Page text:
Expert tips on making sure you’re only packing essentials (kitchen sink not required).
Don’t get deflated
Punctures can be time consuming, costly and spirit-sapping. For tubeless tyres pack a repair kit. If you run tubes, DIY adventure guru Austin Vince recommends taking Michelin’s Ultra Heavy Duty tubes. “On our Mondo Enduro trip we left with standard inner tubes and sustained 77 punctures. Fast-forward to Mondo Sahara, where we had the UHD tubes and between seven of us we had zero punctures.”
Break out the bungees
Even travelling light, carrying the kit to make long-distance biking easy can be a challenge. Expensive luggage is one solution but even then “bungees are your friends” according to tour leader Steve Hotson. “Take spares, just in case something breaks or you decide to buy a painting.” Austin Vince has a cheaper and potentially even more versatile option: string. Cable ties should be considered an essential, too.
Create some leverage
“Old adventure lags used to weld a tyre lever onto the crappy 24mm ring spanner that came in the bike’s toolkit. Adventure Spec picked up on the idea and used aluminium to make the Motion Pro T6 Combo Lever. These are so light that when in the palm of your hand, they appear to have no mass. I used to pass one around the class when teaching ‘density’,” says schoolteacher Austin Vince.
Adventurer and author Lois Pryce recommends taking paper maps. “Don’t just rely on GPS,” she says. “Batteries die, a map will never let you down.” Tour leader Bill Roughton recommends carrying a variety of local maps. “Some will show roads with green edging to indicate a very scenic route,” he says. “Sat-navs tend to send you the way for cars and crowds.”
Keep your papers safe
Boring, but important. You’ll need physical copies of your licence, passport, visas, insurance, V5 and MOT. Also, make sure to double up. “Scanning copies and carrying them on a USB stick or having them saved in the cloud is handy,” says Steve Hotson. Fellow tour leader Graham Saunders also urges that you check your travel insurance covers you for riding.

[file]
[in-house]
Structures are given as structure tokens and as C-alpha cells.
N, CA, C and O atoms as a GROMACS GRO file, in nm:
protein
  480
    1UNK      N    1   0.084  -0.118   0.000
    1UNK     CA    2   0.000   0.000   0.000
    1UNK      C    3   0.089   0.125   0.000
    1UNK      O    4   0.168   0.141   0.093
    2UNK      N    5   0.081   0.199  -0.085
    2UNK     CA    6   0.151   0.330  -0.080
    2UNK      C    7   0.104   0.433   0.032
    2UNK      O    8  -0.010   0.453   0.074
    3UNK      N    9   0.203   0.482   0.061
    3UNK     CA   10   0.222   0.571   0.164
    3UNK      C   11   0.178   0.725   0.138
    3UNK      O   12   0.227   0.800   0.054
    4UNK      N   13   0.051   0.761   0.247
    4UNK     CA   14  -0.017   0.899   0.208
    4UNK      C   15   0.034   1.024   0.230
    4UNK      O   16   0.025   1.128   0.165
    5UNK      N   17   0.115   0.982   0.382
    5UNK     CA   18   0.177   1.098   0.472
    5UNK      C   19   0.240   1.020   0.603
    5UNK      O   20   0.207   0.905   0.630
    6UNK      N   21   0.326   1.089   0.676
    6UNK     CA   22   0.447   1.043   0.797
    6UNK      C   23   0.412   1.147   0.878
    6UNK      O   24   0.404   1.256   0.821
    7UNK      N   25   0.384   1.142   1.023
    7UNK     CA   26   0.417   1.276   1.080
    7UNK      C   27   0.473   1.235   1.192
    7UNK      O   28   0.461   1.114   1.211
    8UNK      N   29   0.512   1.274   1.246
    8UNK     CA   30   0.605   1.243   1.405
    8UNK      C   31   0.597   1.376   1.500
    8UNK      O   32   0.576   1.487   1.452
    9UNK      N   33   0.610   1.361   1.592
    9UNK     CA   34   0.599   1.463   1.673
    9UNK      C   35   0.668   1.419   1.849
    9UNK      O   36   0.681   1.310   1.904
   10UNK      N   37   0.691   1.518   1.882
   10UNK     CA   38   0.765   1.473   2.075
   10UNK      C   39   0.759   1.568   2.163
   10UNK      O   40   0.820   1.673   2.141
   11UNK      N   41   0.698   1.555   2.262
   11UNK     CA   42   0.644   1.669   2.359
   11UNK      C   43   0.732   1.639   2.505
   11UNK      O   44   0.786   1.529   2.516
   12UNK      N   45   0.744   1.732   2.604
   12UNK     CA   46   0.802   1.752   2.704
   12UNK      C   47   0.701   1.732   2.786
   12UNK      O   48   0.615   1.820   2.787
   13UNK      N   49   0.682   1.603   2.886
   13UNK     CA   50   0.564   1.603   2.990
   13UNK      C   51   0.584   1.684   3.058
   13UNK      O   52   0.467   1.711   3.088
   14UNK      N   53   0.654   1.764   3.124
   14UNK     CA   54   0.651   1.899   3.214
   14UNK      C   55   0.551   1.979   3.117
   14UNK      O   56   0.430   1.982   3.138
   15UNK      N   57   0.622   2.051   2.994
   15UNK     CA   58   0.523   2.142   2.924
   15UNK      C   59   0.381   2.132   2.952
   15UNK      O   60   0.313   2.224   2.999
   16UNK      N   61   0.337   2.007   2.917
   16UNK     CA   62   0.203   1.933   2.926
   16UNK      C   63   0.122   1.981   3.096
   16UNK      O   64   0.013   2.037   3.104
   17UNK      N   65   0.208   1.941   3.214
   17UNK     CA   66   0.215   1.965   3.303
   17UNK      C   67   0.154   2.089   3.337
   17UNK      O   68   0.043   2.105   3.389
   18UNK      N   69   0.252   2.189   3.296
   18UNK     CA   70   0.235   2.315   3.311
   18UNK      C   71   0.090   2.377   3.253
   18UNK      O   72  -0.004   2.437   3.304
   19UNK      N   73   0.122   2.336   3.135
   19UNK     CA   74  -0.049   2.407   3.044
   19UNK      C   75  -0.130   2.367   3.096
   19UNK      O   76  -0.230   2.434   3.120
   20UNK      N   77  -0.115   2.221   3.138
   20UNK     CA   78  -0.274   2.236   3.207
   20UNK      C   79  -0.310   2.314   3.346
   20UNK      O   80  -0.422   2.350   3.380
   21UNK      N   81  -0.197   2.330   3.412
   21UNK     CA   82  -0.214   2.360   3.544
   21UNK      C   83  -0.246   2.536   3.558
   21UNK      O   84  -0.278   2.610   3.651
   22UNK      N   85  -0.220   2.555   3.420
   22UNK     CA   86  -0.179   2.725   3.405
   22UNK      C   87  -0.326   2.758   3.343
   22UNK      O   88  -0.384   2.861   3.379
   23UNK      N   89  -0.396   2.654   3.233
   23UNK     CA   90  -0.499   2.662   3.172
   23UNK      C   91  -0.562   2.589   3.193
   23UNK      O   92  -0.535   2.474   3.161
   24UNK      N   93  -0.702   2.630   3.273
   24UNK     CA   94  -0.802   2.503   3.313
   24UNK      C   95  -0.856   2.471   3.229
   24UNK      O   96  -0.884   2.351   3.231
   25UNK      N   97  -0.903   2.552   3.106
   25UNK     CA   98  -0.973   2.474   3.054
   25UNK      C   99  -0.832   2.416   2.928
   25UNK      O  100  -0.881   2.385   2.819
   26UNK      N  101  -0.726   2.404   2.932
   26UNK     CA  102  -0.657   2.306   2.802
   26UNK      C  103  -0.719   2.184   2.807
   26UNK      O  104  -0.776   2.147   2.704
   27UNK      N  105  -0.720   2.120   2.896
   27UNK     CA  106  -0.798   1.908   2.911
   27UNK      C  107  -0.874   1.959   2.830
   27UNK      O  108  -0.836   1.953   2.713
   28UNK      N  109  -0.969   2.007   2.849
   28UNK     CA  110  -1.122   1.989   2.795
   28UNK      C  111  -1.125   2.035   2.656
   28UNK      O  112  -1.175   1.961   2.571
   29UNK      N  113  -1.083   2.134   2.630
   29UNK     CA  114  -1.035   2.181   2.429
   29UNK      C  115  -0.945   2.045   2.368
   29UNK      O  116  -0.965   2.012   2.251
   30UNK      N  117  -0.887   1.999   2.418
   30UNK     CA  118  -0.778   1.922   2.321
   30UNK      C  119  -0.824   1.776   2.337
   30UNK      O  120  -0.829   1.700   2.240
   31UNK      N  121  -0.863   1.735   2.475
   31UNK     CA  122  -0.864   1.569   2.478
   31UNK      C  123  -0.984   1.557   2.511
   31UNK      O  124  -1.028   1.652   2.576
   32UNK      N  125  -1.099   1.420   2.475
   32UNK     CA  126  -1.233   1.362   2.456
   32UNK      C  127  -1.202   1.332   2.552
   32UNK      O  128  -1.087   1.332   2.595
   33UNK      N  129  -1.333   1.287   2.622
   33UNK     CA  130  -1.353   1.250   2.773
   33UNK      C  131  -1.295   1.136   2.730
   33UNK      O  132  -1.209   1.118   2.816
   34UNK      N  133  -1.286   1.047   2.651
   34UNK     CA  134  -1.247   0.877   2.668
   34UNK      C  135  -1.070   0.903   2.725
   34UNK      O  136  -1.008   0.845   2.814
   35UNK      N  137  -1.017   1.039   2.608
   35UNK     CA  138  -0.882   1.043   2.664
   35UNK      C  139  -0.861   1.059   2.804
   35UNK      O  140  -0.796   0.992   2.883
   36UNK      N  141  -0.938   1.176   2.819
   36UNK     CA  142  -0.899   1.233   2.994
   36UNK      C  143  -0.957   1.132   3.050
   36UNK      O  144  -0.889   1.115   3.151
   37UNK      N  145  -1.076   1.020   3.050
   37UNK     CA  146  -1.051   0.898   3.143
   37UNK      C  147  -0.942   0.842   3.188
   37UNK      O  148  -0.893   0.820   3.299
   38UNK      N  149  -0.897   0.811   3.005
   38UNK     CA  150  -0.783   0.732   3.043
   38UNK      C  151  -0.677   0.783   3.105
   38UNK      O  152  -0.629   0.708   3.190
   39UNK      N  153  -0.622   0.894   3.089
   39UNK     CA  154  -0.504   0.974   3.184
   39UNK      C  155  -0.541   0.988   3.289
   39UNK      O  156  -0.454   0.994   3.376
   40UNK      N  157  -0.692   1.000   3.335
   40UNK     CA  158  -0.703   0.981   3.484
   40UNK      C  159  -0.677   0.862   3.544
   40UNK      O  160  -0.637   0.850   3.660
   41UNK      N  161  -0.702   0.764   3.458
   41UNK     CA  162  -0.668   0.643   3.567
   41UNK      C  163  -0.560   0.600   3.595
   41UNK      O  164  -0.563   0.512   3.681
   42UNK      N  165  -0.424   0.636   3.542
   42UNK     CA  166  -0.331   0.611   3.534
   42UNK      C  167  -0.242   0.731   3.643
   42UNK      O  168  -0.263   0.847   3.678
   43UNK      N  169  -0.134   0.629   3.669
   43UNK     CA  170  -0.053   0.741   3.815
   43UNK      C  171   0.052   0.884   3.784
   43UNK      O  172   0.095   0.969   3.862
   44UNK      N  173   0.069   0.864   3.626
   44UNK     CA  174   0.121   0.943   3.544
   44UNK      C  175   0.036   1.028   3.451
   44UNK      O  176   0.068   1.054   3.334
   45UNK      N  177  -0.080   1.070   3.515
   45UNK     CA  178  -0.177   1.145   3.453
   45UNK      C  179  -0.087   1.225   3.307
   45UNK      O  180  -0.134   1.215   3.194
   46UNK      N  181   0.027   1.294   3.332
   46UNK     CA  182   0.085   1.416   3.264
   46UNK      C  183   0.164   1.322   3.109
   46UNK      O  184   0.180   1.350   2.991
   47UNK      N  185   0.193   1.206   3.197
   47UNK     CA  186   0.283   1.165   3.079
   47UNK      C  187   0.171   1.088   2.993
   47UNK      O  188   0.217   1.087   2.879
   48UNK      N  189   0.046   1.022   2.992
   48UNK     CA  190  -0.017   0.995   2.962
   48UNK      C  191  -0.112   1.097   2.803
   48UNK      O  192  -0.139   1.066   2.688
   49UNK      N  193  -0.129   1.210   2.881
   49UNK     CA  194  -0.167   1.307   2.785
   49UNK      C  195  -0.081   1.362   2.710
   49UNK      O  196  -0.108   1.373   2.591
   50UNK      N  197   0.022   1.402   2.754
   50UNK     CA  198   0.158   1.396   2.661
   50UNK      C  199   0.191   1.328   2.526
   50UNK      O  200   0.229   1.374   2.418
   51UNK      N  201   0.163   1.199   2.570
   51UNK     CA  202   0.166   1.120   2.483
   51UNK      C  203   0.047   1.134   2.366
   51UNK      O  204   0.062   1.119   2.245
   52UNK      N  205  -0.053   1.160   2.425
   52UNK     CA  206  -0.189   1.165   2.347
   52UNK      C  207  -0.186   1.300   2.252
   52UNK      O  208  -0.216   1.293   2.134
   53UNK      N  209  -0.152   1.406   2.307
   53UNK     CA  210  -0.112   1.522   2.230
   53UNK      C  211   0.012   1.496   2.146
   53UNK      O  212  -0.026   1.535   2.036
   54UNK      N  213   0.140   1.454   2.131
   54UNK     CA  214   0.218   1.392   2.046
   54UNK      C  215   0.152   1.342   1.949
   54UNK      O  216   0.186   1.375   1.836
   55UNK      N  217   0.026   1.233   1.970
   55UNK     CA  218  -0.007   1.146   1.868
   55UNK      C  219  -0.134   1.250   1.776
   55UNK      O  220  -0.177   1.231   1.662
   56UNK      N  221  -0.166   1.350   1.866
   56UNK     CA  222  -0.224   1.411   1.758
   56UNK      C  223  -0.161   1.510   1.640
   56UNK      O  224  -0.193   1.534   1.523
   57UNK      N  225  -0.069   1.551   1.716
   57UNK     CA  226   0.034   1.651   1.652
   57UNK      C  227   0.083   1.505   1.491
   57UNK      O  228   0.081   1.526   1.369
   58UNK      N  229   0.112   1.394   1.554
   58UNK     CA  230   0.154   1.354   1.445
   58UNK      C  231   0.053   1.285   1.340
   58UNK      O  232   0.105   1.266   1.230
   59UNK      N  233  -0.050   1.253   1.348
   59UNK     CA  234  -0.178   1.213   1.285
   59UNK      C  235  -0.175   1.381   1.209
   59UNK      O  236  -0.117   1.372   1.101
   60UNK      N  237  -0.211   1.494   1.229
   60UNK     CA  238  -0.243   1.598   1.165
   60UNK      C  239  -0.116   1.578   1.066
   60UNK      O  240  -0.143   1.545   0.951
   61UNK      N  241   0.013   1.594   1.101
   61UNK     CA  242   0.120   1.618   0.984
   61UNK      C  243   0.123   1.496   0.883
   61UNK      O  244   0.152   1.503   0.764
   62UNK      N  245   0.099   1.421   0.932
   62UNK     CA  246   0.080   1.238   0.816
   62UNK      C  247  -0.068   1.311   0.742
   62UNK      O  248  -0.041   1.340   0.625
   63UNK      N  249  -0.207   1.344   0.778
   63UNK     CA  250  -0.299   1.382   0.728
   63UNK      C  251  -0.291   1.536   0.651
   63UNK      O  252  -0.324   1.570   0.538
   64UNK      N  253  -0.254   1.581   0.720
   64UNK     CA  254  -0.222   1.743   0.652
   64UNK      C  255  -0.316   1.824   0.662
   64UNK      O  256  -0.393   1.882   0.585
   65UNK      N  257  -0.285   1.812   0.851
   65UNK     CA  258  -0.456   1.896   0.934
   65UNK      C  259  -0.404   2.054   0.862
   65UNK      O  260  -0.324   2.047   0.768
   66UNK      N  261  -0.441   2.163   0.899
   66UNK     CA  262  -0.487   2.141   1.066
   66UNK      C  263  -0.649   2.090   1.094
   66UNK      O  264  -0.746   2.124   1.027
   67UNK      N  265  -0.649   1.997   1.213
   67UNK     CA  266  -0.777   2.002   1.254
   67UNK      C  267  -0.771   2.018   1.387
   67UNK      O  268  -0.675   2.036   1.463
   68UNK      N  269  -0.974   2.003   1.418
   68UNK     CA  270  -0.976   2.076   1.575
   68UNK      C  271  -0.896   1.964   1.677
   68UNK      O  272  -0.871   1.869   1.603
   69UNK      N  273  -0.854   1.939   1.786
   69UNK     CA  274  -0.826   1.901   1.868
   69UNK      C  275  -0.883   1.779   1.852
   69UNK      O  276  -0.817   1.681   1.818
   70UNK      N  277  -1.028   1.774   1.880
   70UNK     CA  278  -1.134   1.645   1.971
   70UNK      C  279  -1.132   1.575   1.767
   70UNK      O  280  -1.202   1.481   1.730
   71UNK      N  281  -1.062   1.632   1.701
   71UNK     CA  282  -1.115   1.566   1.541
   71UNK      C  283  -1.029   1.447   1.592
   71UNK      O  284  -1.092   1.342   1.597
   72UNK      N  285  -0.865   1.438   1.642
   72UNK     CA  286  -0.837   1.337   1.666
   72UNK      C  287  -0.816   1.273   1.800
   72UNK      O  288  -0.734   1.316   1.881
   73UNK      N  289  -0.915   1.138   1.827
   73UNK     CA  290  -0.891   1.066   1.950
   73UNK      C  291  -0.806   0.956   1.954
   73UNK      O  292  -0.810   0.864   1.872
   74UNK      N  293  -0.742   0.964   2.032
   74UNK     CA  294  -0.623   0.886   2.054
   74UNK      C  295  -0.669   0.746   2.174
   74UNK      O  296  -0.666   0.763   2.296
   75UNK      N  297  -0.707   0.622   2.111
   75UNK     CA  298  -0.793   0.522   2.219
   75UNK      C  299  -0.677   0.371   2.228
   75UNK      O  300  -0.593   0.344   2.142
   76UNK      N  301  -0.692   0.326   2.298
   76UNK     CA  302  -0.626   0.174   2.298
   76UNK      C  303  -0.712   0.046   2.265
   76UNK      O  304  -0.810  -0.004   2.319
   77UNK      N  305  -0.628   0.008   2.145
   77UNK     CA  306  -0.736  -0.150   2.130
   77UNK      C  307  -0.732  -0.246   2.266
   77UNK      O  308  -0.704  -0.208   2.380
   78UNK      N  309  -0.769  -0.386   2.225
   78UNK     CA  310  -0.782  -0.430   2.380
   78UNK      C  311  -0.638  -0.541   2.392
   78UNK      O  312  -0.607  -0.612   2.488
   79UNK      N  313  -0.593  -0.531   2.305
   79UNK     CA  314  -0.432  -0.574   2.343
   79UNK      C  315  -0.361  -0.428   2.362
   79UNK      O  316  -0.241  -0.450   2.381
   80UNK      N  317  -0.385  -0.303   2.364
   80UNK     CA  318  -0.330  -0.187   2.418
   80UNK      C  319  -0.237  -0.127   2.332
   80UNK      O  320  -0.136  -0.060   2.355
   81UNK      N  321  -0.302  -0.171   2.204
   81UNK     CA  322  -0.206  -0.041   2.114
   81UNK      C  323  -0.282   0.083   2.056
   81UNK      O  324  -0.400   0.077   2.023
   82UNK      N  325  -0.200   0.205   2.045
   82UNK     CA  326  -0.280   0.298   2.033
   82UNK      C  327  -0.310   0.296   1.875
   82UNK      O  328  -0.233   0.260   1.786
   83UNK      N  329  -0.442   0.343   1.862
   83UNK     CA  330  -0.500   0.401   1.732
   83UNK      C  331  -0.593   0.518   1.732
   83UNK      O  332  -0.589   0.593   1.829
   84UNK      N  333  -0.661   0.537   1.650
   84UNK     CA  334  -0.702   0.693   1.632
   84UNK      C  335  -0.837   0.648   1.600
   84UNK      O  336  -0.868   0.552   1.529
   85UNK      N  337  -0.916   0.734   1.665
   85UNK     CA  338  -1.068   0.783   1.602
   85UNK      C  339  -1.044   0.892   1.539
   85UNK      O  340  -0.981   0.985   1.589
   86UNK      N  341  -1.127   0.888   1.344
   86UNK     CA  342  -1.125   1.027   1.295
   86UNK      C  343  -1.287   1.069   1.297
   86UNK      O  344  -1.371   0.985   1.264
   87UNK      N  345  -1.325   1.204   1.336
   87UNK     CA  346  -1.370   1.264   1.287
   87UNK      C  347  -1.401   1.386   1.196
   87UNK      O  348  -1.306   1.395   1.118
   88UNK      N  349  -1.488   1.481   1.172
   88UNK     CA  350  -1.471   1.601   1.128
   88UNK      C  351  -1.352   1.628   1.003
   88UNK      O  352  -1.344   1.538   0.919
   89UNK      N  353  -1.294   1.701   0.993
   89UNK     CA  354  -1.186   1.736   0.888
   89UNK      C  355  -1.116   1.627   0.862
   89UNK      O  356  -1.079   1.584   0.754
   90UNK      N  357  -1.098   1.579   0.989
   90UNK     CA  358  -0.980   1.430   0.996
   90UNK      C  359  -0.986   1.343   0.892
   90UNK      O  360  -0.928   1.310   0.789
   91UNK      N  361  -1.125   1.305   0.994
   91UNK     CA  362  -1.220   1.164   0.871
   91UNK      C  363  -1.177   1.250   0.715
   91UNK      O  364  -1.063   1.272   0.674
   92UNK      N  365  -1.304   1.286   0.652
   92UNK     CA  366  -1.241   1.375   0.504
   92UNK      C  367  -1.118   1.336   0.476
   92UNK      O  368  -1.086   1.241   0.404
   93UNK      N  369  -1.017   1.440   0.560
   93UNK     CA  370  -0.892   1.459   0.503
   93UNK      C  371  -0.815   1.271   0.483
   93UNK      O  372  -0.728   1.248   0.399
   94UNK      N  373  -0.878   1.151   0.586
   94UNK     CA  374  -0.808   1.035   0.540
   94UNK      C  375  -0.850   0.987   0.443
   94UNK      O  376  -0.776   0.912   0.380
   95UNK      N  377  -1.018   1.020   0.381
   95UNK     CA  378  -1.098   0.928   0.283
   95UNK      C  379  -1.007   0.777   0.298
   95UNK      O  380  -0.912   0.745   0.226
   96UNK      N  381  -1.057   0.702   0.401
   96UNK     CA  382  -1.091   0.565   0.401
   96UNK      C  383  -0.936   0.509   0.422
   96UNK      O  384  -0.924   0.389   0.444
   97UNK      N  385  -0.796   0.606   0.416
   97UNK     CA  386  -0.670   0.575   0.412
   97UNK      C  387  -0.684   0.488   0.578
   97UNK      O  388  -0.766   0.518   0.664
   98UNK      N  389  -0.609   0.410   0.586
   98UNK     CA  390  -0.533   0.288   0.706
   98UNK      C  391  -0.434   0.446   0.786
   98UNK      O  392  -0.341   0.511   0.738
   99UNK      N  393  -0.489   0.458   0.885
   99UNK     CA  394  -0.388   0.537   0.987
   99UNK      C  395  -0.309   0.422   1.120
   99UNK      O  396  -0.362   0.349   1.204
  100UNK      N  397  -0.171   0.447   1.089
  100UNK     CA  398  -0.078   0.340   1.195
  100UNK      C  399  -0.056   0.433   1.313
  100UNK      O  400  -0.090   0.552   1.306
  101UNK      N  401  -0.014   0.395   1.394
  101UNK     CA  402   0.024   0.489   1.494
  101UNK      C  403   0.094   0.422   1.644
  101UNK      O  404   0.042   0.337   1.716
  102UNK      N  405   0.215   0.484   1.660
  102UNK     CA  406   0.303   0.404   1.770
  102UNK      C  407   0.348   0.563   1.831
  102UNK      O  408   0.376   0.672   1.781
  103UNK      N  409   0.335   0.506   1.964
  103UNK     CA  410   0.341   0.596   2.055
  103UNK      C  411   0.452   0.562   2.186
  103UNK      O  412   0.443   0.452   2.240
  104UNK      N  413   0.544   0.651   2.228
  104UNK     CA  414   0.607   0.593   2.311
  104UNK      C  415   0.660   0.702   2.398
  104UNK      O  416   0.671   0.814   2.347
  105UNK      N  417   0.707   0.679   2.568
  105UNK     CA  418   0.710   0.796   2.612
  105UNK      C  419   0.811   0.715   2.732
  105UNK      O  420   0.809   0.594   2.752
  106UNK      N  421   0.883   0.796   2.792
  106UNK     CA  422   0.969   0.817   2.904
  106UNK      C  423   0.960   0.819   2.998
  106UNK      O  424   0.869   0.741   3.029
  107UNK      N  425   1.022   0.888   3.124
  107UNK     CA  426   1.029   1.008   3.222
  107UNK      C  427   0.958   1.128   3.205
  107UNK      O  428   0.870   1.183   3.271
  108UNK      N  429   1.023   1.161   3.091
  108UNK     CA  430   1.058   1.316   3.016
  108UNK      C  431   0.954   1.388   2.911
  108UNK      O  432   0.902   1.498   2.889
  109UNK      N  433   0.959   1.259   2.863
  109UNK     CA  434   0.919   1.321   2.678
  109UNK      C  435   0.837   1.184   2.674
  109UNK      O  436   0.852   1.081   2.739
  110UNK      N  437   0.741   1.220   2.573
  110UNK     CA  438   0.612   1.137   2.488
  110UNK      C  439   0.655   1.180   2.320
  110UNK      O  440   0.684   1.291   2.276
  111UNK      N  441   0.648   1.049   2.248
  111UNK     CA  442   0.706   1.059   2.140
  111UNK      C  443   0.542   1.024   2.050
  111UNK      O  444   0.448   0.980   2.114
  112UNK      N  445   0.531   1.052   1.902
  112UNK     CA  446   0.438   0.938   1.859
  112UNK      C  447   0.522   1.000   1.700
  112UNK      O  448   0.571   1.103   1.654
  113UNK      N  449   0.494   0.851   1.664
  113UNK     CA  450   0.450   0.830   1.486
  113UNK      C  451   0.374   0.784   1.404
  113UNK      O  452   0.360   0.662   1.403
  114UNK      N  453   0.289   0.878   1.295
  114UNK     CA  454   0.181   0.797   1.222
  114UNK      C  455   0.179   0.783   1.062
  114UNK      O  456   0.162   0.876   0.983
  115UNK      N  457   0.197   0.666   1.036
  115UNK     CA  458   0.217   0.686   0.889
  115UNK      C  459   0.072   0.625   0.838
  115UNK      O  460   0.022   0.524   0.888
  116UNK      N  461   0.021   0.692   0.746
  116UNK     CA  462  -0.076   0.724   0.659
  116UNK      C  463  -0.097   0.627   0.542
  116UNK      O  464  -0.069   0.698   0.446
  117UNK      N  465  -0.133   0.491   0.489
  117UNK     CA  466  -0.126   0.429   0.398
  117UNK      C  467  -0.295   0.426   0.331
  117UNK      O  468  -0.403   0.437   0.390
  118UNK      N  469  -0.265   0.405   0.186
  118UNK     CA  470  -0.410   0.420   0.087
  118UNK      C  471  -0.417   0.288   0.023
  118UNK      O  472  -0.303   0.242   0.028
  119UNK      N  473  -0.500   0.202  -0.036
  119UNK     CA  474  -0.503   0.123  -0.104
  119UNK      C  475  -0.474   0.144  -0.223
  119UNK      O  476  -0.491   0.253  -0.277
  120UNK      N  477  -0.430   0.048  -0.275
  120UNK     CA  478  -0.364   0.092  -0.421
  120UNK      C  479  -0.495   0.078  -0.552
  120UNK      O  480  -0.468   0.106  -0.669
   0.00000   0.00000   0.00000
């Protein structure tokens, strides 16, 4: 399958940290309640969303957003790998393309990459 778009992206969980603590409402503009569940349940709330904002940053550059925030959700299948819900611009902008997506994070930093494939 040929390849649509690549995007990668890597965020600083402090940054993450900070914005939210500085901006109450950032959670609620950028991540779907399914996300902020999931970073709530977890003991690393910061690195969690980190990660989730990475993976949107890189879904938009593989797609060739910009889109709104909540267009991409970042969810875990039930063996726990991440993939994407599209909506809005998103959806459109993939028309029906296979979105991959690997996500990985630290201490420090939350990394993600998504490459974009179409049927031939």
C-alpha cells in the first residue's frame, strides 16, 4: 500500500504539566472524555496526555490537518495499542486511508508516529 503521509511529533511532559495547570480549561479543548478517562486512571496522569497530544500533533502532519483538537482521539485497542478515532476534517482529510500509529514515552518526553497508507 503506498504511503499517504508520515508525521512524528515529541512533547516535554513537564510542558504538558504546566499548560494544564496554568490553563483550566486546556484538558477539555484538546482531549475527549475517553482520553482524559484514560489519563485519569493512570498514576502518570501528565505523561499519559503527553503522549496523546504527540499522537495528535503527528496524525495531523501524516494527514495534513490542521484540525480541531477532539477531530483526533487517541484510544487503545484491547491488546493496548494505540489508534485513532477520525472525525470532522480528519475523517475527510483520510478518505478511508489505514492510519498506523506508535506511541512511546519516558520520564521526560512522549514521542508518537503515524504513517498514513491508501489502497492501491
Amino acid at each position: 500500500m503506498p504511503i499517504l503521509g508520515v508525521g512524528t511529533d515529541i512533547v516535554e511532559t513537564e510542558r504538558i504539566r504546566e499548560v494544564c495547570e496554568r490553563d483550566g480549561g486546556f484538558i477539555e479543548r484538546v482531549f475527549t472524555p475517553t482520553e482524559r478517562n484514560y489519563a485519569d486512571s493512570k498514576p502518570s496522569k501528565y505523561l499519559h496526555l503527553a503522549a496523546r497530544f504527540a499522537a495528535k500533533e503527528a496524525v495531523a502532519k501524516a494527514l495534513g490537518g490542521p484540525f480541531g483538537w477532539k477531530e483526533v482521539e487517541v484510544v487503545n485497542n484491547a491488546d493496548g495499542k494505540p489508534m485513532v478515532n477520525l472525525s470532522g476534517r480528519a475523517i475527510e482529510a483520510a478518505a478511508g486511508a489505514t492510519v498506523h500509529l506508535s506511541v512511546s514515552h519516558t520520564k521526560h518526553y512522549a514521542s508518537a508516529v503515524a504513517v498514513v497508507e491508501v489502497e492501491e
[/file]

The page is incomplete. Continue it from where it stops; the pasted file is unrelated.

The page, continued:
Multi-function tools save weight and time. One of the best, says Austin Vince, is Adventure Spec’s Motion Pro Trail Tool: “I took my engine to pieces with one of these on the edge of the Sahara.” They cost £50 and can be used to remove 8mm to 14mm bolts, #2 and #3 Phillips screws (plus standard screws) and 5mm and 6mm Allen bolts, and includes a basic socket driver set.
A fistful of dollars
In an emergency most tourers are amazed by the kindness of strangers, but that doesn’t mean money isn’t essential. Carrying credit cards is an obvious one, particularly those, such as the Post Office card, which don’t charge extra for use abroad. Lois Pryce recommends an emergency stash of US Dollars. “Wherever you are, greenbacks will get you out of trouble,” she says.
Electric pumps make life easy
“Only mugs pump by hand,” says Austin Vince. “I replaced our bicycle pump with a 1930s style stirrup pump. It was 10 times more potent than the hand pump... but compared to a 12V pump, it was medieval! The crappy ones you buy in petrol stations for £5.99 will last forever in my experience. They, and everything, else plug into the socket I wire to the battery.”
Keep the clothes light
“Take three pairs of pants and no more,” says Lois. “Turn them inside out and they’ll last you six days.” Steve Hotson agrees: “Two of anything is enough. You can give light clothing and undies a quick wash when you shower at night and you’ll have nice fresh clothes every day.” He also advocates taking a scarf or neck tube: “When it’s 42°C, if it isn’t covered it burns.”